Frequently Asked Questions

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1. What kinds of fluids can be filtered with the ASL Electrostatic System?

2. Can ASL Electrostatic Fluid Purification Systems remove additives in my fluid?

3. How do I select the proper size (30, 40, 80, 200) ASL Unit for my application?

4. How long will it take to clean up my fluid?

5. What about your claim to remove Tars and Varnishes? Is it true?

6. You advertise “less than 4 cents” per hour operating cost. How did you arrive at that figure?

7. Can the ASL unit filter fireproof (Phosphate Ester) fluid?

8. Is achieving an ISO code of 10/7/0 realistic?

9. How do I know when the Electrostatic Cell needs back flushing?

10. How do I know when the water absorber element needs to be replaced?

11. Why must the Electrostatic Cell be changed annually?

12. In the manuals, it states the “The Microammeter is your most valuable tool.” What is the reason for this statement?

13. How much particulate can one Electrostatic Cell hold?

14. Regarding the water absorber Element, what material is the element made of, and how much water can  it hold?

15. Can Glycol or water based fluids be filtered?

16. What about the initial cost of these systems? I have always heard that Electrostatic Systems were high-end capital expenditures.

17. I know Electrostatic systems use High Voltage DC, but how high is it?

18. What if my fluid is more conductive than common hydraulic fluid, for example? What can you do in this instance?

19. Why is the ASL Electrostatic System better than others on the market?

20. I note that the Electrostatic Cells are listed as “exchange.” How does this exchange work?

Answers

1. What kinds of fluids can be filtered with the ASL Electrostatic System?

ASL’s patented Electrostatic System can filter a wide range of non-flammable, non-conductive and semi-conductive fluids and lubricants, including Hydraulic, Transformer, Turbine, Spindle, Lubricating, Transmission, Gear, Insulating, Compressor, cleaning solvents and synthetic oils and lubricants. Temperature of the fluid being filtered must be 155°F or less, and maximum viscosity of 1800 SUS @ 100°F.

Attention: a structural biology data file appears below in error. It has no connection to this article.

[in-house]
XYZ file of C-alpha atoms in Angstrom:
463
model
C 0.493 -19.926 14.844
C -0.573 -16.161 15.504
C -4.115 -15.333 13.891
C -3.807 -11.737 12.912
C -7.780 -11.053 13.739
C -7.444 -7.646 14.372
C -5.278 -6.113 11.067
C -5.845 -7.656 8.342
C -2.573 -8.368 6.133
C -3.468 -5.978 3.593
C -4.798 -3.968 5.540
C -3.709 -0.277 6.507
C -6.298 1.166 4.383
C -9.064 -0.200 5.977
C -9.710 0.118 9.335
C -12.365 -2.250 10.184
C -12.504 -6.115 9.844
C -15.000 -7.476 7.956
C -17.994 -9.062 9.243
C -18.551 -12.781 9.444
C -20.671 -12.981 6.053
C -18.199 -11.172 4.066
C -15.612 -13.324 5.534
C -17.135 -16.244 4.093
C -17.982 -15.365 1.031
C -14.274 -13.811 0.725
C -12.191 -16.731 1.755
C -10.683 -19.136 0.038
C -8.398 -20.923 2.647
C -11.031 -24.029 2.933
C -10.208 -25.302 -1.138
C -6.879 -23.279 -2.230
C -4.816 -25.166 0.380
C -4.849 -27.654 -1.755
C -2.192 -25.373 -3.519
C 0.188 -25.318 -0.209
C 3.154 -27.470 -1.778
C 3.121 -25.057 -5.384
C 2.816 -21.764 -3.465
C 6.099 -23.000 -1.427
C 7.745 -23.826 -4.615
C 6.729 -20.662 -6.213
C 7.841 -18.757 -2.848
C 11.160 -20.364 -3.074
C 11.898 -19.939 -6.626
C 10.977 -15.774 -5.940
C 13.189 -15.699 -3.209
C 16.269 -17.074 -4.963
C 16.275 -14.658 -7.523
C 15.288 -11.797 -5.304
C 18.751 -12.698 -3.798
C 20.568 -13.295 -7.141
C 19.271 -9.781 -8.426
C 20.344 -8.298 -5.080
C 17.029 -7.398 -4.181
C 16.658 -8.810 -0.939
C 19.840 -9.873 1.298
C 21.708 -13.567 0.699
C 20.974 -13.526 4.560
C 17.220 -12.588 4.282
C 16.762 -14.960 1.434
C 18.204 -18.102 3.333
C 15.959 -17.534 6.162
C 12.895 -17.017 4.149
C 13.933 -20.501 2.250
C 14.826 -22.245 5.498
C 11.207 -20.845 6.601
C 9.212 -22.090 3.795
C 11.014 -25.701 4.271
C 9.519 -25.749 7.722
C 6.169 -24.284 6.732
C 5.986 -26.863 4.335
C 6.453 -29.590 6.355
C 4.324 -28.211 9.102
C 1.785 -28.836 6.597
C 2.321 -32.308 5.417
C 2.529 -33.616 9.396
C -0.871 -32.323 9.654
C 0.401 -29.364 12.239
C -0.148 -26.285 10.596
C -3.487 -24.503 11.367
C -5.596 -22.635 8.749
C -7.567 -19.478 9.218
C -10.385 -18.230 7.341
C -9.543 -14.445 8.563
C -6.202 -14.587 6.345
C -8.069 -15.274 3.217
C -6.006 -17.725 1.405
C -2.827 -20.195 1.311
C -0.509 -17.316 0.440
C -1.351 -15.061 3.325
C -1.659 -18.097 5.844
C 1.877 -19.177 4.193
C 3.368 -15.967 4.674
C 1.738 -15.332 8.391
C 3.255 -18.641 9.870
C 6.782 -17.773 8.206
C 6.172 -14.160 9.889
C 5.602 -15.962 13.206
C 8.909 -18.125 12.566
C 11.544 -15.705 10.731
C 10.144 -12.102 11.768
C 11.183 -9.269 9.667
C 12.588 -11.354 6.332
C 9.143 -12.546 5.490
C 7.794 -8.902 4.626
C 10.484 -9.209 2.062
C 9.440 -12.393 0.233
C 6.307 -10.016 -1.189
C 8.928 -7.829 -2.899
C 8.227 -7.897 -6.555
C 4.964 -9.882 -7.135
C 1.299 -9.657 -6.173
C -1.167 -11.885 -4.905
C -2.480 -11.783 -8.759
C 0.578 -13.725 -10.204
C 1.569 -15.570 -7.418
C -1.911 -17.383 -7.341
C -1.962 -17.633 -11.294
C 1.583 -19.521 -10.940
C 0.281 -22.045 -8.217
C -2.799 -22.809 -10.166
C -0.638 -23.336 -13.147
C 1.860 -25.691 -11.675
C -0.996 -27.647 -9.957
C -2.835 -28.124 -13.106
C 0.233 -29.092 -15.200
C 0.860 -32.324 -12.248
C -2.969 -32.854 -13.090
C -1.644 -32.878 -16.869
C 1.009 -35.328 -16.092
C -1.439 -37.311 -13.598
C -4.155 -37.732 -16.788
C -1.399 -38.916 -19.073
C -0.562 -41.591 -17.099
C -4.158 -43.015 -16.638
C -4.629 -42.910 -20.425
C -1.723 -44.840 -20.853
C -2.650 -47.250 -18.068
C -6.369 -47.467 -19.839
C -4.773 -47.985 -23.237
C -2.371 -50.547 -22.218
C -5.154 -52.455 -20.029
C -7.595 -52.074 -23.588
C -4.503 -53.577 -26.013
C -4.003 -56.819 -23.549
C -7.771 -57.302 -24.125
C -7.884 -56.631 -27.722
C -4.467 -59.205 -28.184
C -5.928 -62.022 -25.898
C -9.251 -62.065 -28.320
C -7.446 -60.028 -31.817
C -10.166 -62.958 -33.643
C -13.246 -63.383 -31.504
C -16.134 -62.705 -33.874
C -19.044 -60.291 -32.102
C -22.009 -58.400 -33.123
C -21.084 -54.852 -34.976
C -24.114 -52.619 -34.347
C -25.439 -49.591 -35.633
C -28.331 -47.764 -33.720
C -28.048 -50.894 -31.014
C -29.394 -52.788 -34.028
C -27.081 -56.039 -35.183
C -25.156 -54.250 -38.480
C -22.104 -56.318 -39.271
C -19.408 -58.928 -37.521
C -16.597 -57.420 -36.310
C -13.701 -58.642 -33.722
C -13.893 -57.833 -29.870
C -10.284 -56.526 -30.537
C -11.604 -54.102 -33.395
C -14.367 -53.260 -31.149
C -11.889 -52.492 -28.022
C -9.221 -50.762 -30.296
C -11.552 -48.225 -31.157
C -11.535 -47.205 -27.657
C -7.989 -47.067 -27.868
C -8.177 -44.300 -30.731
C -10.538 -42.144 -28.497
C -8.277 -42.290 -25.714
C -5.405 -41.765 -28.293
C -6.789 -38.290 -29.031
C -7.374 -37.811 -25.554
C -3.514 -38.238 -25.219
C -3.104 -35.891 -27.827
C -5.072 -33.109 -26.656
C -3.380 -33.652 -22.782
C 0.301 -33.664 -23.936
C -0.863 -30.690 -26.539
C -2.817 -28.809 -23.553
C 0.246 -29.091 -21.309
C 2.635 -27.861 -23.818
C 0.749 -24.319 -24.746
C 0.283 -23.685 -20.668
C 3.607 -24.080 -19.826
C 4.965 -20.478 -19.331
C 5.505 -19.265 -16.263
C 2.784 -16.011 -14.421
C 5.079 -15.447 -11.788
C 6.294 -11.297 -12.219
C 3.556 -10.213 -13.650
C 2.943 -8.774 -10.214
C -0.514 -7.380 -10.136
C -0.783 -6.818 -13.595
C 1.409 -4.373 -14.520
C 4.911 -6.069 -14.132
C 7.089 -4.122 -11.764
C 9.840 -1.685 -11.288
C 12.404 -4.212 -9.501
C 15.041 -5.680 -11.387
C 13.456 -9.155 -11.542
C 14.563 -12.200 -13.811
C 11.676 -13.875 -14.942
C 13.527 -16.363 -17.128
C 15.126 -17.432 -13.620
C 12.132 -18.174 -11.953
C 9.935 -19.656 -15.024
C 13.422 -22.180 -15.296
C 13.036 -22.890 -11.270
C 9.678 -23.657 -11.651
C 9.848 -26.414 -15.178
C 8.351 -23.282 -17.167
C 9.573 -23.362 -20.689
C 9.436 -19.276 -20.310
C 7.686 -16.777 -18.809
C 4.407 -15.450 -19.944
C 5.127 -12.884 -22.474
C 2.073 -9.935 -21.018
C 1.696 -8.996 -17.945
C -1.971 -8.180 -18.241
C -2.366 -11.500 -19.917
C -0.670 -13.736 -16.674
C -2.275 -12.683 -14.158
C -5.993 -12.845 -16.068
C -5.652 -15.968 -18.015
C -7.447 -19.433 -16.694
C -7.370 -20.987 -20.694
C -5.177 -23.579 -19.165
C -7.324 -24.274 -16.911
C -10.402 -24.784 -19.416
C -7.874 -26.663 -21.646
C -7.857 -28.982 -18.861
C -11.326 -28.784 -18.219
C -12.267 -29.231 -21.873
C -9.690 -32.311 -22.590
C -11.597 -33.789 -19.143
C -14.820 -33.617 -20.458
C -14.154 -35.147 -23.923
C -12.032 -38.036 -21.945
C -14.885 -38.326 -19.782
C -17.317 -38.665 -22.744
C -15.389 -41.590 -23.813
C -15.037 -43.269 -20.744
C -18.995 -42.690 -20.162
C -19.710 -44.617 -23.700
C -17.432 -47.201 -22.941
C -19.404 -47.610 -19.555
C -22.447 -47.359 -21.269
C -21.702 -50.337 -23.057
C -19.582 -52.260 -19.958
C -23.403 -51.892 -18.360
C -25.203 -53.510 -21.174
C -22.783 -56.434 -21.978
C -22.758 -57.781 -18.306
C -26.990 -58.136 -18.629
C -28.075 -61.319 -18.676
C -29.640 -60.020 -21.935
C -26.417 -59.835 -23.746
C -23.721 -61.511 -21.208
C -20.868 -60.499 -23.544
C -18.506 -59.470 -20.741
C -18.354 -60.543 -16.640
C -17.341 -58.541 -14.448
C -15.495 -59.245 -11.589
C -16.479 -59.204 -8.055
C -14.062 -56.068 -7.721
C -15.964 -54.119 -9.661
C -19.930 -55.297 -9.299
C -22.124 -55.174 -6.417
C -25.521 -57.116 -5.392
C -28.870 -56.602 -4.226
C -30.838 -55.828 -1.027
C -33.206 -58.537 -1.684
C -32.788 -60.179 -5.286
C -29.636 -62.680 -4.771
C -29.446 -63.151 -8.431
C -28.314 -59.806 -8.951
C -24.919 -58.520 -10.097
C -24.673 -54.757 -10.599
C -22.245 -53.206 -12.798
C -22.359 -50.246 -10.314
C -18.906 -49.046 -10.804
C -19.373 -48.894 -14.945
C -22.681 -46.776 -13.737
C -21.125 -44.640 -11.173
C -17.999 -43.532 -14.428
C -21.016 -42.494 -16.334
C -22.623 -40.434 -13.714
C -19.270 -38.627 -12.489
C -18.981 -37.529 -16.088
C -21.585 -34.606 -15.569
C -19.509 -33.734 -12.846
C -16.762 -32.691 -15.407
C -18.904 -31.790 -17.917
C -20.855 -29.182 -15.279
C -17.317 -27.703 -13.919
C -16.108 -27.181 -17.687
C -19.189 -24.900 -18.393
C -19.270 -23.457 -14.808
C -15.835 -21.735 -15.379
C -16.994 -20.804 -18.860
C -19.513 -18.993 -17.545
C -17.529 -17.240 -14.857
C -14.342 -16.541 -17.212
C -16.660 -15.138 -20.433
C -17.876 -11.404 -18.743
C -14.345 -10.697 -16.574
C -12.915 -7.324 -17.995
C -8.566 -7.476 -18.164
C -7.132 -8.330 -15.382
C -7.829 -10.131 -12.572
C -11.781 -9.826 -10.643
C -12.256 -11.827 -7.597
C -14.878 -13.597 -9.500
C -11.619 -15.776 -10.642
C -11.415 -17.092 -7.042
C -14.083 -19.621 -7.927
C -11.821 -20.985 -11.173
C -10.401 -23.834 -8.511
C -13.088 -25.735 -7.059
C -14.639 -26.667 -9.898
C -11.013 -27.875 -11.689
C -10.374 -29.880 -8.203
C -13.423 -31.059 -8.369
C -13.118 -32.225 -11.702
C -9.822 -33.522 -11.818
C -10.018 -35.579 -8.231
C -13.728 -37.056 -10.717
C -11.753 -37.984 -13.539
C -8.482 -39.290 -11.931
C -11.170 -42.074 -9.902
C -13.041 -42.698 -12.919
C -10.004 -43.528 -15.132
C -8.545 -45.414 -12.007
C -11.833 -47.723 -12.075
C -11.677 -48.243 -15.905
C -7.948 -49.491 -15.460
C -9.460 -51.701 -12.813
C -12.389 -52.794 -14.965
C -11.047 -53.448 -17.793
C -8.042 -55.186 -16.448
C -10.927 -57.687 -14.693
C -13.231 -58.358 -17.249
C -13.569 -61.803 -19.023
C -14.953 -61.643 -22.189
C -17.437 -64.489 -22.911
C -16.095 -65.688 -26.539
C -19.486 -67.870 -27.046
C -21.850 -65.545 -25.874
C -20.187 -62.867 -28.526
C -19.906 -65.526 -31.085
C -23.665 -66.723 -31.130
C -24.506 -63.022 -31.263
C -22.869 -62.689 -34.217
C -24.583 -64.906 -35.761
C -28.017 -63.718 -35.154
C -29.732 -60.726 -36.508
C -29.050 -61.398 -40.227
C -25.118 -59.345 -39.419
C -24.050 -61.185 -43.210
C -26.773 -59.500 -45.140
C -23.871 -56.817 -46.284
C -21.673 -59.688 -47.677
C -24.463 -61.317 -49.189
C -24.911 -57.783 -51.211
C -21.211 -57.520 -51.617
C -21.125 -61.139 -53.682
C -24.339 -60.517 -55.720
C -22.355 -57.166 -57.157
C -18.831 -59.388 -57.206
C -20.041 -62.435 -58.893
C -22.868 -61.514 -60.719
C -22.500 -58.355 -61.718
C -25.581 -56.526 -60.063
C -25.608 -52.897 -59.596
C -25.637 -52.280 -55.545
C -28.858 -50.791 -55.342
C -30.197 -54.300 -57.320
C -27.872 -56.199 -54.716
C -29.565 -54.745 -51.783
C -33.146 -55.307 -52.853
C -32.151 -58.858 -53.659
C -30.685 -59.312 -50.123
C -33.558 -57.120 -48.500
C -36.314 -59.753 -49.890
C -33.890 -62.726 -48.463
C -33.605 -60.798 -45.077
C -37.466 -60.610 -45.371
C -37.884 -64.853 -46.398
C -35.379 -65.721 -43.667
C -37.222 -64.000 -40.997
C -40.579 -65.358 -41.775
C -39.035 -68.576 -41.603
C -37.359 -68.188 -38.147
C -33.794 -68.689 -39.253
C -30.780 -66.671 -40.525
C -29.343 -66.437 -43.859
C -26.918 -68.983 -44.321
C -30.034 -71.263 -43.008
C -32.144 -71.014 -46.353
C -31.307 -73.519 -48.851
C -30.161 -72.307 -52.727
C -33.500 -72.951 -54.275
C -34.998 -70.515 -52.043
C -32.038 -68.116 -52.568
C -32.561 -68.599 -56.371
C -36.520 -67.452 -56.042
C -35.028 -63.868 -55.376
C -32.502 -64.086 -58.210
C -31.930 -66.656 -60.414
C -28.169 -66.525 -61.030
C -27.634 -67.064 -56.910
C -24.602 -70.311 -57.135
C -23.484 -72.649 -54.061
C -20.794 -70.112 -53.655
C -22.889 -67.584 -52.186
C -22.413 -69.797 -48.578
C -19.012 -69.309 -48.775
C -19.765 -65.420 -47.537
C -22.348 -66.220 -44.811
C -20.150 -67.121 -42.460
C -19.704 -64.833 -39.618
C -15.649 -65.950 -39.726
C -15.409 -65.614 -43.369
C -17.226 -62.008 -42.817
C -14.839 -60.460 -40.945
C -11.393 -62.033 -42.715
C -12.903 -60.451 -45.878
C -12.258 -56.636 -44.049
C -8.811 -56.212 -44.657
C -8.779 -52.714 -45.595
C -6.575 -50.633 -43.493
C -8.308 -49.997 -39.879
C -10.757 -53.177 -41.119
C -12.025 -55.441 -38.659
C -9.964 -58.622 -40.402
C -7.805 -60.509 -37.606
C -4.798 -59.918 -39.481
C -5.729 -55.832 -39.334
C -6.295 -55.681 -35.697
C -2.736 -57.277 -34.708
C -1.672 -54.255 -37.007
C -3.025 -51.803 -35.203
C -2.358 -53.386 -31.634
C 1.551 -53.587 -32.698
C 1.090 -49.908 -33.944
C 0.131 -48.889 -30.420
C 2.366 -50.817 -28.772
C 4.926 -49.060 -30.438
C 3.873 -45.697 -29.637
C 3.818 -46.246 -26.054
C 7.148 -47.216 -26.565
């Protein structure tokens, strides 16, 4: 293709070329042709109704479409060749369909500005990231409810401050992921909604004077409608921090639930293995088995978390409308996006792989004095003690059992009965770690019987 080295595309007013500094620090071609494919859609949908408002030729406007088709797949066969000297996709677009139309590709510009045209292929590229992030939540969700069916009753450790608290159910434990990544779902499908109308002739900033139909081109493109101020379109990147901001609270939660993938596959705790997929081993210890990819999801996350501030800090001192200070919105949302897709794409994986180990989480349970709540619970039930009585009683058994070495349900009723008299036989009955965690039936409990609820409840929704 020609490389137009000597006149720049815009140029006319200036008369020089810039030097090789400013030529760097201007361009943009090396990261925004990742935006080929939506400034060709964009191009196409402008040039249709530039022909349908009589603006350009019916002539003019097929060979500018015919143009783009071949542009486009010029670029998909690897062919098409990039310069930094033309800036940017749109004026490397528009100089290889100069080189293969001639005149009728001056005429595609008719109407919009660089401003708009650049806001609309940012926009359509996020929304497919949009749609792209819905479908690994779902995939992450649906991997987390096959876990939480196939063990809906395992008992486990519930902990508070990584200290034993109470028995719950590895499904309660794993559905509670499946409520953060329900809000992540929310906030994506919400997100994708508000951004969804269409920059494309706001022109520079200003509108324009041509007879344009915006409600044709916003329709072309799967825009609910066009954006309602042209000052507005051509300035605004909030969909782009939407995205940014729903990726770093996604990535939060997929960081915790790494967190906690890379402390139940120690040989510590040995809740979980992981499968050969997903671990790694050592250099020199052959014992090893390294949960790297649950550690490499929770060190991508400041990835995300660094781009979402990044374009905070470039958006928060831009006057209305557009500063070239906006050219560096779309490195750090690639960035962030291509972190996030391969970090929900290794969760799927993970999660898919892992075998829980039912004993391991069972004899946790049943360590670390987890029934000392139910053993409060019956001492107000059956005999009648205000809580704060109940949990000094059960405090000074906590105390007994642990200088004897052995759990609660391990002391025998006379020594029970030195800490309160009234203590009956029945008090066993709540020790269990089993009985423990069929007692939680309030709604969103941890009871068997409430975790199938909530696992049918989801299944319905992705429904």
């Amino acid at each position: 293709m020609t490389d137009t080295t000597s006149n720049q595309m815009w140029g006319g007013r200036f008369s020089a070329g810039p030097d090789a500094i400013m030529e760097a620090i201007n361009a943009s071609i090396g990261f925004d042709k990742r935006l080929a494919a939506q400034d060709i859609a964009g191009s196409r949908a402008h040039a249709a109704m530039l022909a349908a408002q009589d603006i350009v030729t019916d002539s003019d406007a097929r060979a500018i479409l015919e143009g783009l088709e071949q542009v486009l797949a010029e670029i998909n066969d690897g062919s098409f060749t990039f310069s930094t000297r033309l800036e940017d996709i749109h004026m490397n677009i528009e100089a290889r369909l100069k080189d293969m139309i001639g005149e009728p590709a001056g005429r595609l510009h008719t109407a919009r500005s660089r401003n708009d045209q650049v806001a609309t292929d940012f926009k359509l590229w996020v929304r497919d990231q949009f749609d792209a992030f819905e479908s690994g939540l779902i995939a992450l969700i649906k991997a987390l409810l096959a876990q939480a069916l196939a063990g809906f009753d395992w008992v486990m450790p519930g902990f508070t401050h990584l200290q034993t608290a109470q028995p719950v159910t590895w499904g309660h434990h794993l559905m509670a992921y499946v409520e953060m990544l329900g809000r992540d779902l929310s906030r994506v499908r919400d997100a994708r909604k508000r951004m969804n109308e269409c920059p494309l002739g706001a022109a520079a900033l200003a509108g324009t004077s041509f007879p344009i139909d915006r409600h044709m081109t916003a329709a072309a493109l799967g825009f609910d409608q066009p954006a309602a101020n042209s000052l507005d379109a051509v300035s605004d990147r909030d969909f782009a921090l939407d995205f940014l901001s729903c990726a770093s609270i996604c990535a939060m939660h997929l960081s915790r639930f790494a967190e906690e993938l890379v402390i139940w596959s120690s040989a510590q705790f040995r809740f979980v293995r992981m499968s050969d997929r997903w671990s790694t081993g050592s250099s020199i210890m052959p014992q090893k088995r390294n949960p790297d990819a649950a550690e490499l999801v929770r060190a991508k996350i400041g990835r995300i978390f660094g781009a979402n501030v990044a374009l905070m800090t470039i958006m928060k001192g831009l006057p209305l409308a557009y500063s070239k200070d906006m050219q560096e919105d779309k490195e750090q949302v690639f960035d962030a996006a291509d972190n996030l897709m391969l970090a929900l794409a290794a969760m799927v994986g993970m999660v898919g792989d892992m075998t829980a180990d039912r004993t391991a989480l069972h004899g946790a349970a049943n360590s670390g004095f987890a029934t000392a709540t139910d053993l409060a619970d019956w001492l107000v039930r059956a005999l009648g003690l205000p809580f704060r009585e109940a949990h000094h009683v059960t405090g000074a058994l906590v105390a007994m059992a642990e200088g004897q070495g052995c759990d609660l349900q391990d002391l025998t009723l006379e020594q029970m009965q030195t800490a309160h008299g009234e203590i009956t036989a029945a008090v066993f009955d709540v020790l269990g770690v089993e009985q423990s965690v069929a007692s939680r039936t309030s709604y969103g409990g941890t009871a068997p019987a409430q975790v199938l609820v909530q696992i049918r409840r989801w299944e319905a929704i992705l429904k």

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2. Can ASL Electrostatic Fluid Purification Systems remove additives in my fluid?

The short answer is no. Electrostatics cannot remove anything that is in suspension in the fluid. The exception would be additives that are spent, and have “fallen out” due to overheating, etc. These will then be treated as particulate and removed.

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3. How do I select the proper size (30, 40, 80, 200) ASL Unit for my application?

Electrostatic Systems have, by their very nature, fairly slow flow rates. Ideally, the ASL system should “cycle” the reservoir contents at least once every 24 to 30 hours. Therefore, a 30 GPH system should be used on reservoirs of about 720 gallons or less. 40 GPH, about 1200 gallons or less, 80 GPH about 2400 gallons or less, and 200 GPH about 7000 gallons or less. 

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4. How long will it take to clean up my fluid?

It really depends on how bad the fluid is initially, as well as new contaminate ingress rates. In general, about 6 to 10 cycles will be required to reduce fluid that is ISO 18/15/10, to ISO 10/7/0.

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5. What about your claim to remove Tars and Varnishes? Is it true?

Absolutely! Tars and varnishes are the by-products of oxidation and oil degradation. Electrostatics has the unique ability to remove not only the “hard” particles, but also the  “soft” particles, such as oil degradation by-products. Left unchecked, it is these degradation by-products that will plate out on critical surfaces, like valves, spools, pipes, bearings, etc. causing varnish, sludge build-up, and stiction, the leading causes of premature equipment failure. The first few passes of the fluid through the Electrostatic Cell will remove the pre-cursors of oxidation by-products, ridding the fluid of future build-ups. As the system cycles the fluid over time, existing build-ups are flaked off and return to the sump, where they are sucked into the Electrostatic Cell and retained.

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6. You advertise “less than 4 cents” per hour operating cost. How did you arrive at that figure?

First of all, the 4 cents per hour figure does not include the cost of electricity to operate the unit. The 4 cents per hour is based on one Electrostatic Cell exchange and one water absorber element change per year. Four cents X 8,760 (operating 24/7 for one year) = $350.40. At current pricing, you can replace both the Electrostatic Cell and water absorber element for around that.

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7. Can the ASL unit filter fireproof (Phosphate Ester) fluid?

Yes. The Phosphate Ester units use different cell and hose components than their mineral oil counterparts, and have a “P” in the model number. An FPRS-S40-Cab unit for Phosphate Ester fluid would be model number FPRS-S40P-Cab.  Many of these units are in service at Nuclear power plants across the country.

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8. Is achieving an ISO code of 10/7/0 realistic?